Defending Set Pieces: Man vs Zonal Marking

No matter what level of the game you are coaching at, the importance of effectively defending set pieces is paramount. However, just what is the best method of overcoming this threat, man or zonal marking?

For many teams, defending set pieces, whether it be free kicks or corners, is something of a problem area. Conceding from such a situation is normally hugely frustrating, while the number of defensive strategies that are available in this area sometimes causing confusion. As a result, it is of key importance to set your defence up in a method that enables it to have the best possible chance of clearing the ball at the earliest possible opportunity. But just which is best, man or zonal marking?

 

There has long been a debate as to whether man or zonal marking is the most effective method of defending set pieces, with coaches generally looking at both their own players and the opposition when making a decision in this area. Let’s take a closer look at the two options, perfect for coaches who are a still unsure of what suits their team the best.

 

Man Marking

 

In simple terms, man marking involves players sticking to their opposite number as tightly as possible, meaning that it is perhaps the simplest form of defending set pieces. Man marking also allows coaches to assign individual players to mark members of the opposing teams, pairing your best headers of the ball to their biggest attacking threats for example. As well as this, man marking also makes it easy to see who was at fault when a goal is conceded or the system fails.

 

Defenders do not have to worry about anything other than their immediate opponent, meaning that man marking does not come with some of the complexities found elsewhere. As a result, man marking should erase the need for confusion to arise when defending set pieces. However, one of the problems with man marking can be that it can sometimes be easy to take advantage of for attackers, with tactics such as bunching together as a group making it more likely that they can be lost in the box. As well as this, many attacking teams will not look to block off defenders, thus allowing players a free run at the ball, which is also difficult for referees to pick up on.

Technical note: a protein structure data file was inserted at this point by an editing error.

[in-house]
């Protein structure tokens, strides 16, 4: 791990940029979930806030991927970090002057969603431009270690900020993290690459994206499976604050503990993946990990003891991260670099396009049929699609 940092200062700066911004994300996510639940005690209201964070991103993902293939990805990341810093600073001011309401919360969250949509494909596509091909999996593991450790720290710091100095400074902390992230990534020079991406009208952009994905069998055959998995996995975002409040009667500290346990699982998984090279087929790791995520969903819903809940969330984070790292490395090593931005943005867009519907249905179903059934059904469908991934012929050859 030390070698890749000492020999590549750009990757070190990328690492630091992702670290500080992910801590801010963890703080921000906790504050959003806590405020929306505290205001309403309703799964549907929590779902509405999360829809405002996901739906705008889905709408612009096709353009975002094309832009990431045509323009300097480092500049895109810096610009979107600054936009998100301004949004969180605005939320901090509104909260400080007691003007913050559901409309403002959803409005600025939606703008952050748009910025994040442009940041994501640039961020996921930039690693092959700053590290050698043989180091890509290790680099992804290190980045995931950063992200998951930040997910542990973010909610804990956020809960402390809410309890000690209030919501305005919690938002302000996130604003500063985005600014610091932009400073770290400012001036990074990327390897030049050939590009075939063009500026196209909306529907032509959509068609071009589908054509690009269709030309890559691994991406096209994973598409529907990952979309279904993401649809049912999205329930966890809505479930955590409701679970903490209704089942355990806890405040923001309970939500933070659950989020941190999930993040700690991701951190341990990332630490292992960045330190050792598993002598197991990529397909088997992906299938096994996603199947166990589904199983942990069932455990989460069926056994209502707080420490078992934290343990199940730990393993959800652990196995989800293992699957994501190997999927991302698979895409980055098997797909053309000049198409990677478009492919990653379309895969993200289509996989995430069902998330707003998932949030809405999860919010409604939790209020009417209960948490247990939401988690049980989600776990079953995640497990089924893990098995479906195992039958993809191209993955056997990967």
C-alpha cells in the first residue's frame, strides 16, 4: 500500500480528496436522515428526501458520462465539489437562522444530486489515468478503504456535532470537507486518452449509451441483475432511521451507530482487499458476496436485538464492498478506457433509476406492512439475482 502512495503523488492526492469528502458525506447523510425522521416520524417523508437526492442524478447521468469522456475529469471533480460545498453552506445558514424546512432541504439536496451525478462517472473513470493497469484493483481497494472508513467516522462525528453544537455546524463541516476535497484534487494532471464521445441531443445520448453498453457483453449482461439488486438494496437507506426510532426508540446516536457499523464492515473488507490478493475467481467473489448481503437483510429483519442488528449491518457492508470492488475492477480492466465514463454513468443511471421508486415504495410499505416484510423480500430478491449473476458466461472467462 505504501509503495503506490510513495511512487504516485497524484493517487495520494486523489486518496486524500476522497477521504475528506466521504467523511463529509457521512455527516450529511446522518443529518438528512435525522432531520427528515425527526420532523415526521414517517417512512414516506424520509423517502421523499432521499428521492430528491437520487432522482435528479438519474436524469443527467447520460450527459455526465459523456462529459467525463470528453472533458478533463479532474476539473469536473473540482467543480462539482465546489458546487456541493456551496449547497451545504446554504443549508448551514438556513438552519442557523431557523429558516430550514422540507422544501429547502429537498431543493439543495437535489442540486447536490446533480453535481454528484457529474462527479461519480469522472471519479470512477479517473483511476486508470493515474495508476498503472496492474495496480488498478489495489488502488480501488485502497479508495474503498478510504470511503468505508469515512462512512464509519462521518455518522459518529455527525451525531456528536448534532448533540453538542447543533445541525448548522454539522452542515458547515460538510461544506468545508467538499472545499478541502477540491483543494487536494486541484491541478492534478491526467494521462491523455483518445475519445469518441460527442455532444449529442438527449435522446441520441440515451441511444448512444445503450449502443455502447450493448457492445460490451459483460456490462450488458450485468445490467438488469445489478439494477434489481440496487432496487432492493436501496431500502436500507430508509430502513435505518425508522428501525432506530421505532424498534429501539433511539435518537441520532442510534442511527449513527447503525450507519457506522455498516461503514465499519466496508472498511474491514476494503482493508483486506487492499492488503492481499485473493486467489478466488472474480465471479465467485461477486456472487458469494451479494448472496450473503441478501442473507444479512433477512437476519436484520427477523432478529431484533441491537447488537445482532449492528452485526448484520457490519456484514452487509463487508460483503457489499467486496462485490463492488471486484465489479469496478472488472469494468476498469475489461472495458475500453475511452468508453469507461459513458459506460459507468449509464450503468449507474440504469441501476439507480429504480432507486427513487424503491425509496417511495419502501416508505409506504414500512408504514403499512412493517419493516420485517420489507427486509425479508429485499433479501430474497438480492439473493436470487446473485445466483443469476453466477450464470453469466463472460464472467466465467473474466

Zonal Marking

 

Meanwhile, zonal marking is now favoured by certain coaches as it can potentially make defences much tighter. While a significant amount of work on the training pitch is required in order to get it spot on, zonal marking can be hugely effective, with a bigger emphasis on collective responsibility. Each defending player is responsible for their own area within the penalty box, with it being hugely important for defenders not to be attracted to the ball.

 

Good levels of communication are also required in order to effectively implement zonal marking, with defenders having to let their teammates know when opponents come into their area within the box.

 

Football is undoubtedly about finding the correct balance between using both systems, with many coaches choosing to utilise zonal marking along the six yard box, as well as man marking elsewhere, with leaving the best headers of the ball in the most important positions also helping. As well as this, it is still crucial to have men situated on both posts, with this potentially saving a significant amount of goals throughout the season.

Back
Other Content